What is DACA?

In 2012, the Secretary of Homeland Security under President Obama issued a memorandum that instituted the Deferred Action for Childhood Arrivals (DACA) program. DACA allowed undocumented immigrants who came to the United States as children and met certain eligibility criteria to (1) request a period of “deferred action” from the government and (2) apply for authorization to work in the U.S. Though a grant of DACA represents the government’s decision not to take action to remove a person from the U.S., it does not impart any legal immigrant or nonimmigrant status. DACA benefits are generally valid for two years from the date of issuance.

How many people are in the U.S. on DACA?

More than 835,000 “Dreamers” have been granted relief under DACA since the program was established. As of March 2022, there are an estimated 611,270 active DACA beneficiaries in the U.S.

Why did the Biden administration issue a DACA regulation?

DACA has been the target of multiple lawsuits, including a federal lawsuit in Texas where a judge ruled in 2021 that the Obama administration did not follow proper administrative procedures in creating the program. President Joe Biden issued a memorandum upon taking office directing the Secretary of Homeland Security to take action to “preserve and fortify” DACA. The Department of Homeland Security (DHS) issued a proposed DACA regulation in September 2021 that drew more than 16,000 comments from the public, most of them in support. DHS published the final regulation in August 2022.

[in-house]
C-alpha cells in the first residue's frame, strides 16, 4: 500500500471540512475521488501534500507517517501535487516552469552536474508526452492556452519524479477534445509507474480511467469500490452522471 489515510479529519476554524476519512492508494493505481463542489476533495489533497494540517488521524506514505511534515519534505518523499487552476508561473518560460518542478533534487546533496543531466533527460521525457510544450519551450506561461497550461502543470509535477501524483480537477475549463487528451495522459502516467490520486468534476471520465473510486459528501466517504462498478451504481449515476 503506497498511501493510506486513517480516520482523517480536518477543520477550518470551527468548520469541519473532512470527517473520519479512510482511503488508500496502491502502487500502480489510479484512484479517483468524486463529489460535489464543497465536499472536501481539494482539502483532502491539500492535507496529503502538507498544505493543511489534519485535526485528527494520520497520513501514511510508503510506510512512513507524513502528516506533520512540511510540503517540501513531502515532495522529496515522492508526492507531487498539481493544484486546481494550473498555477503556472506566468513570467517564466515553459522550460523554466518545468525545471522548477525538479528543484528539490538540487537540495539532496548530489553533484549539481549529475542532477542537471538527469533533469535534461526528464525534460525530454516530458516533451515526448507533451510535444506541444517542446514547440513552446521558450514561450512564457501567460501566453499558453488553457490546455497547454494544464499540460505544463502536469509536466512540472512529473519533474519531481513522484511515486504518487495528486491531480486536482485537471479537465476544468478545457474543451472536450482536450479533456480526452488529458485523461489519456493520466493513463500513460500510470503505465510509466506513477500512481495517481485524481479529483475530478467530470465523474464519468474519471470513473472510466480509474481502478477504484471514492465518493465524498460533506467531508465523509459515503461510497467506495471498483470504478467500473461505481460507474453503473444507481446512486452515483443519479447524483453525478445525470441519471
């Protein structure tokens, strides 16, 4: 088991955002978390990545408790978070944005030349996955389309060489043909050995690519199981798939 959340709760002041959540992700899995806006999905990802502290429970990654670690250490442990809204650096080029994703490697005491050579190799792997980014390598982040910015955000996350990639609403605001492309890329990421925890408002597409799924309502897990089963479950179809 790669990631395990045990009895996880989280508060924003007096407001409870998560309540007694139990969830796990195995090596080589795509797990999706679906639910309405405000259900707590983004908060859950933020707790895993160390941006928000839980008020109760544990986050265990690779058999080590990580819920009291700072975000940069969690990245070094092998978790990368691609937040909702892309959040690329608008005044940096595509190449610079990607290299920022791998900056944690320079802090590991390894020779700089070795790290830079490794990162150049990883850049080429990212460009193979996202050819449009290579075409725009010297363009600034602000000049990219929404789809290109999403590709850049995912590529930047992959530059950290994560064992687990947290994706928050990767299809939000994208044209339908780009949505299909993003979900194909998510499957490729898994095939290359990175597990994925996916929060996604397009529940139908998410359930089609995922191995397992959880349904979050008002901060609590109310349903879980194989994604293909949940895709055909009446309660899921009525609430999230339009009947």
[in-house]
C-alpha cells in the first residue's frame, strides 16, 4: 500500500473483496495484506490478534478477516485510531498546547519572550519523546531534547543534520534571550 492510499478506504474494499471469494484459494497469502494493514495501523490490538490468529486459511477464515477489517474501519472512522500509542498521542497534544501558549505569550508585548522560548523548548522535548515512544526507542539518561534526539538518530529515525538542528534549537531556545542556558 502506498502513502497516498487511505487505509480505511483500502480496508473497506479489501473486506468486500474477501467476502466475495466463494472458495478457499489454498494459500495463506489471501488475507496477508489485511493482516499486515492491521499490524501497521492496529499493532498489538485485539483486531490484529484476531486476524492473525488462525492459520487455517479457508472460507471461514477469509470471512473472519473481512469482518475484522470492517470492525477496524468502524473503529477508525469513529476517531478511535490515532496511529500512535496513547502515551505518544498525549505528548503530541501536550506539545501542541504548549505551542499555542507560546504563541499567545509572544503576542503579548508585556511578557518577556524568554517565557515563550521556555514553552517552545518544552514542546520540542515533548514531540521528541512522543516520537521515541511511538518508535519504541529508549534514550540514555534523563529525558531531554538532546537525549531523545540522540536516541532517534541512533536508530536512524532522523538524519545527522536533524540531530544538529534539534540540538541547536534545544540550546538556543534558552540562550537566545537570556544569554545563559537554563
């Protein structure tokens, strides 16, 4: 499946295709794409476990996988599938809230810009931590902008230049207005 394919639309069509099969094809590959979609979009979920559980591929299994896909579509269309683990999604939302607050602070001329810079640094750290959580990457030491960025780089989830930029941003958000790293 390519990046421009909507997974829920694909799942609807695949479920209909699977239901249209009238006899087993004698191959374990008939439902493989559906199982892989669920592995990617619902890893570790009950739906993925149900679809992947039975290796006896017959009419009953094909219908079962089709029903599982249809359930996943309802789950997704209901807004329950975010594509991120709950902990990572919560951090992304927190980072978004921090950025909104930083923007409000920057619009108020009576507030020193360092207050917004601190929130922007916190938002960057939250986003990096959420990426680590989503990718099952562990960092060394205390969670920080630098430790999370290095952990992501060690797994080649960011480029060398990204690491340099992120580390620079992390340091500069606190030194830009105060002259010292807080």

Will the litigation continue now that DHS has published a regulation?

Yes. In October 2022, the U.S. Court of Appeals for the Fifth Circuit upheld the 2021 ruling that the 2012 DACA memorandum was unlawful. However, the court also directed the lower court to consider the legality of the 2022 final regulation. The appellate court urged the district court move forward “as expeditiously as possible.”

Is DHS accepting DACA applications now?

The Fifth Circuit left in place a partial stay that allows DHS to adjudicate renewal requests for DACA and employment authorization under DACA. DHS is also adjudicating advance parole requests for existing DACA recipients. Under court order, it cannot adjudicate first-time DACA requests at this time. Given the uncertainty around the litigation, current DACA beneficiaries are encouraged to file to renew their DACA and work authorization as early as possible.

Didn’t the Supreme Court rule that DACA is legal?

No. In 2020, the Supreme Court ruled that the Trump administration did not follow proper administrative procedures when it attempted to end DACA. It has not ruled on the legality of DACA itself.

Will Congress find a legislative solution?

Only Congress has authority to provide a permanent solution for Dreamers that offers legal status in the U.S., and stakeholders have been encouraging lawmakers for years to find a bipartisan solution. It is impossible to predict at this time whether Congress will pass a law that grants some form of relief from removal to DACA beneficiaries.

FAQ current as of Sept. 1, 2022. Please check the Recent Developments section for the latest information.